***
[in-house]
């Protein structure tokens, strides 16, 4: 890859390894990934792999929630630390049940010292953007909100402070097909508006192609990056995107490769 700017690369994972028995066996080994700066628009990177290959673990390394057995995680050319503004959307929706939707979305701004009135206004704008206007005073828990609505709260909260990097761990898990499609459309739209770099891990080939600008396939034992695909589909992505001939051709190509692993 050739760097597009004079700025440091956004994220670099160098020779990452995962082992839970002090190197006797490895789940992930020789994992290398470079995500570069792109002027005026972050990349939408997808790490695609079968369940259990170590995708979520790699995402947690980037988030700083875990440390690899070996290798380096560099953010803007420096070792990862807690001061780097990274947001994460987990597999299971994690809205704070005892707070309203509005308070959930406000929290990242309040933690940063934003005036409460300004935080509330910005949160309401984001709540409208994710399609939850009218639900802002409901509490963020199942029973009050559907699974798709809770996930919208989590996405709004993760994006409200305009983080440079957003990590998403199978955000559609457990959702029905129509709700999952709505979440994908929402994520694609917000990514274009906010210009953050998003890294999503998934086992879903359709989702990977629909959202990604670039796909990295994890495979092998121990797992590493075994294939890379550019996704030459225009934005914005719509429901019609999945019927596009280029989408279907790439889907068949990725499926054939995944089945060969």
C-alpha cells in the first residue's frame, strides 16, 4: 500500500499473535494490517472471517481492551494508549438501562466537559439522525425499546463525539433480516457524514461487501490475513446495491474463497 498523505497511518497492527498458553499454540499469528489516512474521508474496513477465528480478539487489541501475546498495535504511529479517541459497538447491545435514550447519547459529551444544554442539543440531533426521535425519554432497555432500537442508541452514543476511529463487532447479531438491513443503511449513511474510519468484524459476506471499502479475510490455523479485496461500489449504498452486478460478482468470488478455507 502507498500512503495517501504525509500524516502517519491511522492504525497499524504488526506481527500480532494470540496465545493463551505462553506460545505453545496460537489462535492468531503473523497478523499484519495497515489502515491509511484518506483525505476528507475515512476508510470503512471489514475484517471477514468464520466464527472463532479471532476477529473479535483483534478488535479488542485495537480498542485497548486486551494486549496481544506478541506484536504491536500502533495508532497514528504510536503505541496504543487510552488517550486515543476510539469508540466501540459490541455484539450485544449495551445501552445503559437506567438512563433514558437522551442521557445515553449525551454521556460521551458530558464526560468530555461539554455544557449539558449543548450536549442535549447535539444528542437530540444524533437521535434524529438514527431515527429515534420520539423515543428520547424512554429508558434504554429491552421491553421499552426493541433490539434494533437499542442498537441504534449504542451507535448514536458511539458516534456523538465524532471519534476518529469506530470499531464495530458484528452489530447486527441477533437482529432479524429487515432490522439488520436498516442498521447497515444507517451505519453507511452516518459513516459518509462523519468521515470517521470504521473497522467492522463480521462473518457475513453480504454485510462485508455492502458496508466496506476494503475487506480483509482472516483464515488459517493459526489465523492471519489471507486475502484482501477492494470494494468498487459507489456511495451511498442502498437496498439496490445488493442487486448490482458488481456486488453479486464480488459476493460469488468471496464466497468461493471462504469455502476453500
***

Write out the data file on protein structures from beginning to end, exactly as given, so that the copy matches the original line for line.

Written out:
[in-house]
């Protein structure tokens, strides 16, 4: 890859390894990934792999929630630390049940010292953007909100402070097909508006192609990056995107490769 700017690369994972028995066996080994700066628009990177290959673990390394057995995680050319503004959307929706939707979305701004009135206004704008206007005073828990609505709260909260990097761990898990499609459309739209770099891990080939600008396939034992695909589909992505001939051709190509692993 050739760097597009004079700025440091956004994220670099160098020779990452995962082992839970002090190197006797490895789940992930020789994992290398470079995500570069792109002027005026972050990349939408997808790490695609079968369940259990170590995708979520790699995402947690980037988030700083875990440390690899070996290798380096560099953010803007420096070792990862807690001061780097990274947001994460987990597999299971994690809205704070005892707070309203509005308070959930406000929290990242309040933690940063934003005036409460300004935080509330910005949160309401984001709540409208994710399609939850009218639900802002409901509490963020199942029973009050559907699974798709809770996930919208989590996405709004993760994006409200305009983080440079957003990590998403199978955000559609457990959702029905129509709700999952709505979440994908929402994520694609917000990514274009906010210009953050998003890294999503998934086992879903359709989702990977629909959202990604670039796909990295994890495979092998121990797992590493075994294939890379550019996704030459225009934005914005719509429901019609999945019927596009280029989408279907790439889907068949990725499926054939995944089945060969």
C-alpha cells in the first residue's frame, strides 16, 4: 500500500499473535494490517472471517481492551494508549438501562466537559439522525425499546463525539433480516457524514461487501490475513446495491474463497 498523505497511518497492527498458553499454540499469528489516512474521508474496513477465528480478539487489541501475546498495535504511529479517541459497538447491545435514550447519547459529551444544554442539543440531533426521535425519554432497555432500537442508541452514543476511529463487532447479531438491513443503511449513511474510519468484524459476506471499502479475510490455523479485496461500489449504498452486478460478482468470488478455507 502507498500512503495517501504525509500524516502517519491511522492504525497499524504488526506481527500480532494470540496465545493463551505462553506460545505453545496460537489462535492468531503473523497478523499484519495497515489502515491509511484518506483525505476528507475515512476508510470503512471489514475484517471477514468464520466464527472463532479471532476477529473479535483483534478488535479488542485495537480498542485497548486486551494486549496481544506478541506484536504491536500502533495508532497514528504510536503505541496504543487510552488517550486515543476510539469508540466501540459490541455484539450485544449495551445501552445503559437506567438512563433514558437522551442521557445515553449525551454521556460521551458530558464526560468530555461539554455544557449539558449543548450536549442535549447535539444528542437530540444524533437521535434524529438514527431515527429515534420520539423515543428520547424512554429508558434504554429491552421491553421499552426493541433490539434494533437499542442498537441504534449504542451507535448514536458511539458516534456523538465524532471519534476518529469506530470499531464495530458484528452489530447486527441477533437482529432479524429487515432490522439488520436498516442498521447497515444507517451505519453507511452516518459513516459518509462523519468521515470517521470504521473497522467492522463480521462473518457475513453480504454485510462485508455492502458496508466496506476494503475487506480483509482472516483464515488459517493459526489465523492471519489471507486475502484482501477492494470494494468498487459507489456511495451511498442502498437496498439496490445488493442487486448490482458488481456486488453479486464480488459476493460469488468471496464466497468461493471462504469455502476453500